Call of Duty: Black Ops II made use of convicted murderer, criminal, and former military dictator Manuel Noriega's likeness. Back in July, Noriega decided to sue Activision for millions claiming that Black Ops II profits by portraying him as "a kidnapper, murderer and enemy of the state." Activision has lawyered up with former New York City mayor Rudy Giuliani to denounce the lawsuit as an attack on free speech with awful ramifications for other forms of media should this lawsuit be successful. Unsurprisingly, Activision has moved to have the suit be thrown out of court.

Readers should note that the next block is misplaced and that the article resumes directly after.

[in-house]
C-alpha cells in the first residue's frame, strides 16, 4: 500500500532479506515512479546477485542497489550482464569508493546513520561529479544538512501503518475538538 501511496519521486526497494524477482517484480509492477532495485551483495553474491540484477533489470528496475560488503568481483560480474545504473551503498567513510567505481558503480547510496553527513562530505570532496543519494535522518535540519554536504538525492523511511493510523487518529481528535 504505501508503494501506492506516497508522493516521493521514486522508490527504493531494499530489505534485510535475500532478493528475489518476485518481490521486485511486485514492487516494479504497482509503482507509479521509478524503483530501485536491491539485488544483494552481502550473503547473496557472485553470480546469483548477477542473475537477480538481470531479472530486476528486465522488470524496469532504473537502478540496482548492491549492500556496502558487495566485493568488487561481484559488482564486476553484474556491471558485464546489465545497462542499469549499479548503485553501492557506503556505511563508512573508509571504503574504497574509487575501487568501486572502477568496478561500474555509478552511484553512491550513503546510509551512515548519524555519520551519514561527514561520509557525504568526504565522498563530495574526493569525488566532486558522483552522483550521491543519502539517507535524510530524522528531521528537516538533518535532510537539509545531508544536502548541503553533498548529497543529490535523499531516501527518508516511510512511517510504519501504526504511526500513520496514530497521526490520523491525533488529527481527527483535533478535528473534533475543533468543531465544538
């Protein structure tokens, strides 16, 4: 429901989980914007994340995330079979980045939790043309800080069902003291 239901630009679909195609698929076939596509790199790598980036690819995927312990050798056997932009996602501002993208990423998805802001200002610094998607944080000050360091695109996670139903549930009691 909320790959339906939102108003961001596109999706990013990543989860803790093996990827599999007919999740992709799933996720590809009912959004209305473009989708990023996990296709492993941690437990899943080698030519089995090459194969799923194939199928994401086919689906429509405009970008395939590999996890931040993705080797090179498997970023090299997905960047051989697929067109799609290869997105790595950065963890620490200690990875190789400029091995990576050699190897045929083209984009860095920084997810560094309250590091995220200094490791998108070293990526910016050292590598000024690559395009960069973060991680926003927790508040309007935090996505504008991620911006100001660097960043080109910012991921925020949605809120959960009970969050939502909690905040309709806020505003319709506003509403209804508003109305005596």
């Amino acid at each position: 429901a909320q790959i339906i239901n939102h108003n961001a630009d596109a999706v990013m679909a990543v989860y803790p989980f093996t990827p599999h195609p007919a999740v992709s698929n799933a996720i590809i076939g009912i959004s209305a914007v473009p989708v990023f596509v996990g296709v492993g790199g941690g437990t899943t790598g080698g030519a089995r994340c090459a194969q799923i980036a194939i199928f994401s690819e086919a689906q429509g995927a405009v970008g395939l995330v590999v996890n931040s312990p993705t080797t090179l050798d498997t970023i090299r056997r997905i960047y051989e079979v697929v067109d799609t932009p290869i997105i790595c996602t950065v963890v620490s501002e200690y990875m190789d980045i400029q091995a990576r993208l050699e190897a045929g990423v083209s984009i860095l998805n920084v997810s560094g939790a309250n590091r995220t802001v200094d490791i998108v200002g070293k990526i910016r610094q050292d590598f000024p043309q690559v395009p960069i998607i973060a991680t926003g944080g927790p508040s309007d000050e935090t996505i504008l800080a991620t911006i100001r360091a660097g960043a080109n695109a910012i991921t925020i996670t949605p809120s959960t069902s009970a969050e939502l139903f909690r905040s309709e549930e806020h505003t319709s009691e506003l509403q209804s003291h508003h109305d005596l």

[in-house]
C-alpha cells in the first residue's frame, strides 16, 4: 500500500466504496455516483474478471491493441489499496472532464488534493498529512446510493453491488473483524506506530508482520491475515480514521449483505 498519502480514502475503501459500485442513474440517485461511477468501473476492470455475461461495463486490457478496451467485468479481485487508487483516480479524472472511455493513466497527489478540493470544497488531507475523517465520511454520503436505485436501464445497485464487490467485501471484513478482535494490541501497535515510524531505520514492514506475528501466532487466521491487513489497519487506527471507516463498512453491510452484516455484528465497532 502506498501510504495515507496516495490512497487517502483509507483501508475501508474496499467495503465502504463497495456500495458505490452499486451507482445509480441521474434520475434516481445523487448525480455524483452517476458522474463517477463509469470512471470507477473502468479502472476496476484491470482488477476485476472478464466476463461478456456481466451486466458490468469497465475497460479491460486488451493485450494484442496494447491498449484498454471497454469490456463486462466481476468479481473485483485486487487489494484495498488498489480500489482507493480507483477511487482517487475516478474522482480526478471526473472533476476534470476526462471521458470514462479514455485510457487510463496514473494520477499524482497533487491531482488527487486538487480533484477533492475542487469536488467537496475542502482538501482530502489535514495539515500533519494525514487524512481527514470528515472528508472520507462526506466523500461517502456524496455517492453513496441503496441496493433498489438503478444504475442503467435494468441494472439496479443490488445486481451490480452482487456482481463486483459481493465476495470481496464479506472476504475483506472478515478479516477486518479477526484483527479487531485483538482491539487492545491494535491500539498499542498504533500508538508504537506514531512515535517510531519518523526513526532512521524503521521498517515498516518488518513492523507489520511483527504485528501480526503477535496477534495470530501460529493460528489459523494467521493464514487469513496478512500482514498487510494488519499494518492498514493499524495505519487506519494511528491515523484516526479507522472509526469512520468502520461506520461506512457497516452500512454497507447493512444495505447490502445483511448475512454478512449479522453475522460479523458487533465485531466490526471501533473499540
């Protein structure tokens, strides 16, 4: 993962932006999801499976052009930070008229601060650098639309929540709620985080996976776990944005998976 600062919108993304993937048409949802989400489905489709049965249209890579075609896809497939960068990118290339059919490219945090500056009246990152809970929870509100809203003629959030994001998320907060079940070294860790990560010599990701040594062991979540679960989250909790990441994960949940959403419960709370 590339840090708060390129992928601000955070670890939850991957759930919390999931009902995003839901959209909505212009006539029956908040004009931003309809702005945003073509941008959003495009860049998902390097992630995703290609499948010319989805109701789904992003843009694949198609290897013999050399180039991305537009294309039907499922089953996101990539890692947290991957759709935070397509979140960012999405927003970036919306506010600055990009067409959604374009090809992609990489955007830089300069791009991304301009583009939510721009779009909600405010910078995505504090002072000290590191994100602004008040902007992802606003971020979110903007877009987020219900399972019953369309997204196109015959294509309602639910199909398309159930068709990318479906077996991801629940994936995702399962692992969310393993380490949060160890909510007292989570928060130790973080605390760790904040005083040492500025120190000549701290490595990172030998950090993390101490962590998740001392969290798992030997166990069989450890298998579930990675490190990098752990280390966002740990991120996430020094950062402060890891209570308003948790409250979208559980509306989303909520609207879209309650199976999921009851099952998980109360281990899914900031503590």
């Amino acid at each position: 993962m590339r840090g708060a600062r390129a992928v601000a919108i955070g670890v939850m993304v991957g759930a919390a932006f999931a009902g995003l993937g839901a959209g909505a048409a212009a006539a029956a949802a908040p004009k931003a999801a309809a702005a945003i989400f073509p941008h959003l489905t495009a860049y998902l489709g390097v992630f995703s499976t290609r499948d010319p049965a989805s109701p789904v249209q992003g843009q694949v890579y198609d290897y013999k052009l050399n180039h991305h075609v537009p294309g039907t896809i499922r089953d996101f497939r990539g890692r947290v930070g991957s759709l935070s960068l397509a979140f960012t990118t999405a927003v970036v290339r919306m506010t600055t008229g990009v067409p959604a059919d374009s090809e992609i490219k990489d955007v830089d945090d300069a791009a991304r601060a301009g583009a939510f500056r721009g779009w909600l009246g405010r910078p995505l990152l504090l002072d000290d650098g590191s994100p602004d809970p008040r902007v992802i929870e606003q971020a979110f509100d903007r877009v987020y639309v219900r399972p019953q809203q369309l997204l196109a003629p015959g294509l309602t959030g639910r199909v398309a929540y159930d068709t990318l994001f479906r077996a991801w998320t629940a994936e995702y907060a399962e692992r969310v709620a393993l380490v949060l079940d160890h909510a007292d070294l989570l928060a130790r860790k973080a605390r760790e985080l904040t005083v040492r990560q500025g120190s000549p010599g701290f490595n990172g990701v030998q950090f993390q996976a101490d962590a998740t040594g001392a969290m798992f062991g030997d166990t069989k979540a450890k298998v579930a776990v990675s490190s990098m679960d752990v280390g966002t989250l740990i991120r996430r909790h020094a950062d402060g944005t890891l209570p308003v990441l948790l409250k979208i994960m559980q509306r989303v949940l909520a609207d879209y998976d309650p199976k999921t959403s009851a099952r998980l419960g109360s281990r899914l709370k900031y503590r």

"What's astonishing is that Manuel Noriega, a notorious dictator who is in prison for the heinous crimes he committed, is upset about being portrayed as a criminal and enemy of the state in the game Call of Duty. Quite simply, it's absurd," said Giuliani. "I'm not interested in giving handouts to a convicted murderer and drug smuggler like Manuel Noriega who is demanding money from Activision and its popular Call of Duty franchise for simply exercising its right to free speech. Noriega's attack on the rights of Call of Duty comes as no surprise considering he's a lawless tyrant who trampled over the rights of his own people."
You can watch Giuliani's full statement here.
It has been a longstanding right for people to reference and portray prominent world figures in works of fiction. Hopefully this will never see a full court hearing.